The objects with which Michael Kos confronts us are extraordinary. Can these oddly sewn, apparently wounded stones really be called sculpture? Or is the artist playing with the overall notion in
order to bring out a new, rarely illuminated aspect? To answer that, a more fundamental question must be put forward: what exactly is a sculpture?
In postmodern art, whenever the topic turns to sculpture, what exactly is meant by the term is often not clear. The term traditionally is used to denote a three-dimensional work representing a body; its specific characteristics are a three-dimensional form, a positioning within a space, and the ability to be perceived haptically.
“It is the unknown dimension that I want to start with and that I want to get to.”(Eva Hesse, quoted by Judith P. Fischer, different ways.) With her 1968 declaration on experimentation with materials, artist Eva Hesse opened up new approaches to sculpture. During that time, the range of materials and media employed in sculpture expanded radically. Unconventional, ‚non-artistic‘ materials, such as plastic, industrial products, and rubber, as well as everyday objects like clothes or even toys, were taken into sculptural practice and made knowledge of new techniques necessary. Artists experimented with different materials and states of matter; they began to enlarge upon the traditional notion of sculpture within the temporal dimension, and to interest themselves in the visualization of the artistic process, as well as the energies involved. Since the 1960s, new forms of multimedia sculpture such as performance art, installations, and environments have dominated its development. Assemblages and collections are incorporated into largescale installations that make use of all types of media, from painting to film, from texts to objects. Instructions are given to the public, inviting its participation in making the objects, or in operating them, in order to make them into works of art. Some conceptual approaches go even further: a sculpture may be a purely linguistic expression, a text on the wall, or a declaration. It may be a photo documentation, an installation, or an action, social sculpture, or social process.▼
A few passages rely on a very informative essay by Peter Weibel. For Weibel, “Sculptures, objects, media installations, and actions” are the four great transformations of sculpture in the 20th century. Peter Weibel, Die Skulptur im 20. Jahrhundert. Zwischen Abstraktion, Gegenstand und Handlung, in: Garten der Kunst.
The vast range of materials, shapes, techniques, and also theoretical approaches and concepts that emerge under the rubric of sculpture in contemporary art raise the question of how much room remains for such ‚traditional‘ materials as bronze, wood, or marble. Is carving wood or stone too indebted to the academic tradition? Has it lost touch with contemporary art making and its expanded concept of sculpture, or can it perhaps not even keep up? Such instances occur, but at the same time artists like Michael Kos impressively demonstrate to us that sculpture has by no means exhausted all of its technical or creative possibilities. On the contrary. With his Stitches work, Kos questions marble’s potential as a substance for making art and explores its materiality in a refined way.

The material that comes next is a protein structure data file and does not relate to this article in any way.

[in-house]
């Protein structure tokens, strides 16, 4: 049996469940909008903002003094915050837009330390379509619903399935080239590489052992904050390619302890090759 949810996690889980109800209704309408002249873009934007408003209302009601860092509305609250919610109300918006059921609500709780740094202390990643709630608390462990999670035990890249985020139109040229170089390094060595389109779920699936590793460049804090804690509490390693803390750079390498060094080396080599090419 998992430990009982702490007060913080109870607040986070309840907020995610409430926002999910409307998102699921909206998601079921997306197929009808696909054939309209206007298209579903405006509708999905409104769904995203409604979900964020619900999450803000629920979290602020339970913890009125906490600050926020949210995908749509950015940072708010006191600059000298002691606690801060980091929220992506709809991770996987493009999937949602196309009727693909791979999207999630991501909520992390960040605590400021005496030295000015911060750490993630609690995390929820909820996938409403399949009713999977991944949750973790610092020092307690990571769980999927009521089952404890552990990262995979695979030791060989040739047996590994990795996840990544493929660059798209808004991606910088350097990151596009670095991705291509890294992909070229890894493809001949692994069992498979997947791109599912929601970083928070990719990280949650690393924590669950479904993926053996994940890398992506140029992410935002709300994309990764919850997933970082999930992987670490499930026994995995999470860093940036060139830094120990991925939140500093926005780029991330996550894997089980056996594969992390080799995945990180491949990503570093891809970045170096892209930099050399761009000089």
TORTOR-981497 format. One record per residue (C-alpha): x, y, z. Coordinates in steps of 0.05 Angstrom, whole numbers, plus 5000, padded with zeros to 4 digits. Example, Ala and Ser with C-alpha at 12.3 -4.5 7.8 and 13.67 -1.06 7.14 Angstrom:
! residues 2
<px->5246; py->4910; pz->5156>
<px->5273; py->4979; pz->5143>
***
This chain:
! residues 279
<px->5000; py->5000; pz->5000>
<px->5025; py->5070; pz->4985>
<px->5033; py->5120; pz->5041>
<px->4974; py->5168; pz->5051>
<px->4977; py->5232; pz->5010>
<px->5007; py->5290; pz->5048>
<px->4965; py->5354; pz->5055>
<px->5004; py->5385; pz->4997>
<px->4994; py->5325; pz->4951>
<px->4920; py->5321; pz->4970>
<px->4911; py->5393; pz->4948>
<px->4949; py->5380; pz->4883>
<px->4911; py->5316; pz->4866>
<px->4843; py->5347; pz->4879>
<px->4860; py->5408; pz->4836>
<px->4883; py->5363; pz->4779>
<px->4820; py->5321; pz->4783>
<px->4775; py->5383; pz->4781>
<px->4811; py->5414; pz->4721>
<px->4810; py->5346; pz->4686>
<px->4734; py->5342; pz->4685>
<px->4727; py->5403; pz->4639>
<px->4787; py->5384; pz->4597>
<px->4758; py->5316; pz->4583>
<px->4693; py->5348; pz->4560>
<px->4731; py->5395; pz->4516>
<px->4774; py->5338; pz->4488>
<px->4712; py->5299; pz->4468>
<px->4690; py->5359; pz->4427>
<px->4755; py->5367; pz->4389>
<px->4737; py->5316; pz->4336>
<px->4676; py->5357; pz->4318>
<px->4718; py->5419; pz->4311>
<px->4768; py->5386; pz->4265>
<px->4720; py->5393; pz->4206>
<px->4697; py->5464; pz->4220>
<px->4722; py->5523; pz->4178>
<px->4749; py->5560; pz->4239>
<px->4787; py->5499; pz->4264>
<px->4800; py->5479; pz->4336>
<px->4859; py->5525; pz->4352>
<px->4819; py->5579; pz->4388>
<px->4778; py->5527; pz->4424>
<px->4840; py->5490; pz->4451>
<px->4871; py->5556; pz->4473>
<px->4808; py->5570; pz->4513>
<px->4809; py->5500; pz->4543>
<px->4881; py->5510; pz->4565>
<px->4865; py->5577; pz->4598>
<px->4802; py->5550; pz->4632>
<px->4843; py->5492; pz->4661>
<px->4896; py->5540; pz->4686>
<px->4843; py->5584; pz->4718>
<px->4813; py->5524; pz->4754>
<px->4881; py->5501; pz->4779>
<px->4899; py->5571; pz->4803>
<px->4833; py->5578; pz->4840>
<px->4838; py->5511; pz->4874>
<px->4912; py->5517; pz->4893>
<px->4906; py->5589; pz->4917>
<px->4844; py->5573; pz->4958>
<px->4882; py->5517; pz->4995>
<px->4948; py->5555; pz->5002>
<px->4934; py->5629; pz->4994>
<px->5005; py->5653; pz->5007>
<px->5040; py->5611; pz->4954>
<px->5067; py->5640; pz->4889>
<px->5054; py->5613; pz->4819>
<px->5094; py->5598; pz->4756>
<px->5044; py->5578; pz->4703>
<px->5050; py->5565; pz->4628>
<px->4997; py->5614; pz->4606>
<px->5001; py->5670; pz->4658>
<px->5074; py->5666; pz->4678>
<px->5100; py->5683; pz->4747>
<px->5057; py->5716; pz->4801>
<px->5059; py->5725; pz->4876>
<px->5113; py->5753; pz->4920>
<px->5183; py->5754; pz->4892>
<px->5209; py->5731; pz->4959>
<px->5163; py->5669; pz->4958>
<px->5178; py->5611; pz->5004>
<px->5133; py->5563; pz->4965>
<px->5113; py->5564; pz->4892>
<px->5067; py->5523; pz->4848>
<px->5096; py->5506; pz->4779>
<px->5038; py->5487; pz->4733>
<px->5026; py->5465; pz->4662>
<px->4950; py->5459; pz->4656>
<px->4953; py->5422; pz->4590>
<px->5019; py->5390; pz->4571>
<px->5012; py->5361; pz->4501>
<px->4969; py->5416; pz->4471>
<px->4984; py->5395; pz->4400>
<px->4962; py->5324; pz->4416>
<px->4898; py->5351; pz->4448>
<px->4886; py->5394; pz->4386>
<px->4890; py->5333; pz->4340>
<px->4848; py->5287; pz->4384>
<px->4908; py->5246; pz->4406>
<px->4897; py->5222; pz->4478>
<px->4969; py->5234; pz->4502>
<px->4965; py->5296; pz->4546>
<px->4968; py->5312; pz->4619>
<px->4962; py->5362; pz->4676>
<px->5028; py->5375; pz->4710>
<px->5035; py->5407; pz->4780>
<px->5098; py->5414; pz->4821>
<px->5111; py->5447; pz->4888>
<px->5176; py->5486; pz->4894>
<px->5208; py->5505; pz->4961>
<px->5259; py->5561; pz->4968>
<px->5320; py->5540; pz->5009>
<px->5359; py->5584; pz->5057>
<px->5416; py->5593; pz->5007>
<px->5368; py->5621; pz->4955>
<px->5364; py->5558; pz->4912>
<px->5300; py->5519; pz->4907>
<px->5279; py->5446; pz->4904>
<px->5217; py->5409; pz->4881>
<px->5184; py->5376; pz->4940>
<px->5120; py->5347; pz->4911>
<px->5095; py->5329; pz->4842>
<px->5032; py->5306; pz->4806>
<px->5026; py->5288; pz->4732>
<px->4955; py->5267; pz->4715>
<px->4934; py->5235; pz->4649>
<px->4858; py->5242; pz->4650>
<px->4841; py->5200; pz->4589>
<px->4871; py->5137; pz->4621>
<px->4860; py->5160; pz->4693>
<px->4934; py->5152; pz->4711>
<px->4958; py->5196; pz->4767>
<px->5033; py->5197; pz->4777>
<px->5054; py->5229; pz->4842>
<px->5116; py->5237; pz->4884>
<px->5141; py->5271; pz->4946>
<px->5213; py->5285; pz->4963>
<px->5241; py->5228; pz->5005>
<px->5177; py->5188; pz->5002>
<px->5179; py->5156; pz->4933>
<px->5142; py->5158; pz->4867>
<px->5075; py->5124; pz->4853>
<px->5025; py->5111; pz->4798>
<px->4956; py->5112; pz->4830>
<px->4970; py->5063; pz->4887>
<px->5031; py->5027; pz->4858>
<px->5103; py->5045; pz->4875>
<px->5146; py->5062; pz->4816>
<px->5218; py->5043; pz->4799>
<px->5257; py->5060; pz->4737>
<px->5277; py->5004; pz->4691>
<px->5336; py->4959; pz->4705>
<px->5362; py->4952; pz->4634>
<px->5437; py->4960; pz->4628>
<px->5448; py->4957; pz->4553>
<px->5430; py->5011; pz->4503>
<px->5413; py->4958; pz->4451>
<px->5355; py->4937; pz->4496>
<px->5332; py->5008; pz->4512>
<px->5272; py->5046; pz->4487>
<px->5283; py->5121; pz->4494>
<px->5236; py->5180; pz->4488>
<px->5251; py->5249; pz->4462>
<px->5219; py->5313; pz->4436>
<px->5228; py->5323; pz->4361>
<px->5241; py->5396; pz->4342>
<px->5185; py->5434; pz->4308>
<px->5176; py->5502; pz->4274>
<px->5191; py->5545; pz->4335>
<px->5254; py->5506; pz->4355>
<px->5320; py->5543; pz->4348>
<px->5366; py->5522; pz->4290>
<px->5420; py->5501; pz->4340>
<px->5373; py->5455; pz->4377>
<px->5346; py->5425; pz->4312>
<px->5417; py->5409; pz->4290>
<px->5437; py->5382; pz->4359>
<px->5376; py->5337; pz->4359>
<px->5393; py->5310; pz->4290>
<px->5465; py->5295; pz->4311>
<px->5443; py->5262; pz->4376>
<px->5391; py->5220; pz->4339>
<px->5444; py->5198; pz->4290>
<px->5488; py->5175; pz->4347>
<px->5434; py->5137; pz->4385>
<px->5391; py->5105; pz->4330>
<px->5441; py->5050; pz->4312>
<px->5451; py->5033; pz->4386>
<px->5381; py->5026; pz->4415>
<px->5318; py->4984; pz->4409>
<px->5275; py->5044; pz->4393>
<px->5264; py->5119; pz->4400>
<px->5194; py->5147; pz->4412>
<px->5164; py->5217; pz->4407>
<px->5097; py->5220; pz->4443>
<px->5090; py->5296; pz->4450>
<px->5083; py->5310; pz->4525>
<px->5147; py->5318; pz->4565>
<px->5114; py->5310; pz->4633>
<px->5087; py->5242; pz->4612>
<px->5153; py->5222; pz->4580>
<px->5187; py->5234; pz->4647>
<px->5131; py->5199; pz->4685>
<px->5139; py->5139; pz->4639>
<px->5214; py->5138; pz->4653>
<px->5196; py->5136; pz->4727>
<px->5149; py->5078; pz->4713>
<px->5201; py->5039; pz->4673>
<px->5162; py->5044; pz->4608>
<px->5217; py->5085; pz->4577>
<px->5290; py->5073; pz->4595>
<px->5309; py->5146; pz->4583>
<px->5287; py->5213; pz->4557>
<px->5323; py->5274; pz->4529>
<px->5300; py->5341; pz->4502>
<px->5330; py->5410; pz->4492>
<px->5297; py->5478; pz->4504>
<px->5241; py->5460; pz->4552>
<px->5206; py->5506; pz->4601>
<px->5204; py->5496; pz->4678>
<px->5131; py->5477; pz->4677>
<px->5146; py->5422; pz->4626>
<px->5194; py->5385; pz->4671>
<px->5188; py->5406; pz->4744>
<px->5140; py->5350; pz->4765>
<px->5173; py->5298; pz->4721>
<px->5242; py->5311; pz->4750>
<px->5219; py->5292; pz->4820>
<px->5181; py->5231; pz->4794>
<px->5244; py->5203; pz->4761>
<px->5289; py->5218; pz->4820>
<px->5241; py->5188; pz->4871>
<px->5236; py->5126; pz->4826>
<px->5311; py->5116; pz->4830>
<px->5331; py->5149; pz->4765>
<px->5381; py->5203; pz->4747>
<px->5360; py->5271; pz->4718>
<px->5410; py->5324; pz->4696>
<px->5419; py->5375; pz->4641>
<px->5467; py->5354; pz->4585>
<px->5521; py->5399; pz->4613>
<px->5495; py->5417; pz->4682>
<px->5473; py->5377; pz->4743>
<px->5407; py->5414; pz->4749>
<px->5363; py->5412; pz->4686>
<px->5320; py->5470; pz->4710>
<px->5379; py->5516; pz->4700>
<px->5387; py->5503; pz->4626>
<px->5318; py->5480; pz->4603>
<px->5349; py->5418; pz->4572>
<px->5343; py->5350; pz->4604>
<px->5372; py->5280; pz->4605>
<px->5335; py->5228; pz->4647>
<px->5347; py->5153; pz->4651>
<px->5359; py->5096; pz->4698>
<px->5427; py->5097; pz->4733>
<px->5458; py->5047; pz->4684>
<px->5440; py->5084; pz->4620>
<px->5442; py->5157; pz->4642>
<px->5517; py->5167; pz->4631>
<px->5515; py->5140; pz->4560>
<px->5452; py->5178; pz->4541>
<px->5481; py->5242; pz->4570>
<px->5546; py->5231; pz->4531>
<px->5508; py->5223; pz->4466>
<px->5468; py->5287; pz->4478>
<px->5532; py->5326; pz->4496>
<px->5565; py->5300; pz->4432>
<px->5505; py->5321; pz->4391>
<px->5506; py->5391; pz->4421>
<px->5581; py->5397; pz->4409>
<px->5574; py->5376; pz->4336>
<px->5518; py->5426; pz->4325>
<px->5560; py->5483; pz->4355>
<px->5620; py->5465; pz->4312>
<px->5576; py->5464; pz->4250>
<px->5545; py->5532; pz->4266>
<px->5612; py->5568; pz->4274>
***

Normally, a sculptor looks for a ‚healthy‘ piece of stone that’s as pure, pristine, and unblemished as possible, but for Kos, it’s the ‚wounded‘ chunks of rock that serve as the starting point.
The artist selects imperfect pieces of marble, damaged blocks, irregular fragments with cracks and scars, and stitches their wounds with thick string made of black or red rubber, or sometimes
stainless steel cable. On one hand, this reinforces the idea of wounds, and at the same time, the stone is miraculously transformed into a precious object of art whose haptic and sensory
qualities arise directly from the contrast between the hard stone and textile-like strings.
Kos does not want to retrieve something hidden from the interior of the stone (in the sense of Michelangelo’s famous dictum that the sculpture is already there, one has only to recognize it and lay it bare), but rather penetrate its essence. “To sew up a stone means to see a stone,” says the artist, “Its processuality, its temporality, its intimacy; yes, its being.” Kos refuses to regard the stone as a closed entity, a single whole that promises‚ a breath of eternity‘. “The idea of its materiality being timeless proves to be illusion.” Nothing is permanent. Even the mountain range, a mountain, the rocks, are subject to transience. Boulders break off, stones crack and are worn away by erosion, becoming gravel and sand. “Lowly stones” take the place of the auratic marble block, symbol of unity and perfection in the sculpture of antiquity and the Renaissance (see his installation, How to Stitch a Stone). They are erratic boulders and sculptural fragments such as cracked blocks, damaged and of no special value.
Through this innovative artistic use of the stone, the perception of its materiality changes. The stitches cause it to lose its massive form and appear fragile and perishable. Barely held together with threads, like a Sisyphean effort, it will break apart sooner or later; its decay cannot be stopped. The stone will never heal, the wounds will remain – only now we can recognize them.
Of course, it’s an illusion to stitch up ‚injured‘ stones. Kos knows this. The seam only outwits our imagination “because the eye cannot see beneath the dense surface.” But doesn’t an artist have the power and the privilege to imagine a world of his own, governed by his own laws and rules? A world that also reflects upon our lives, upon our existence? Artists are illusionists, magicians, and world explorers. For the viewer, it’s especially exciting when that world appears so very believable, as with Kos’ Stitches.
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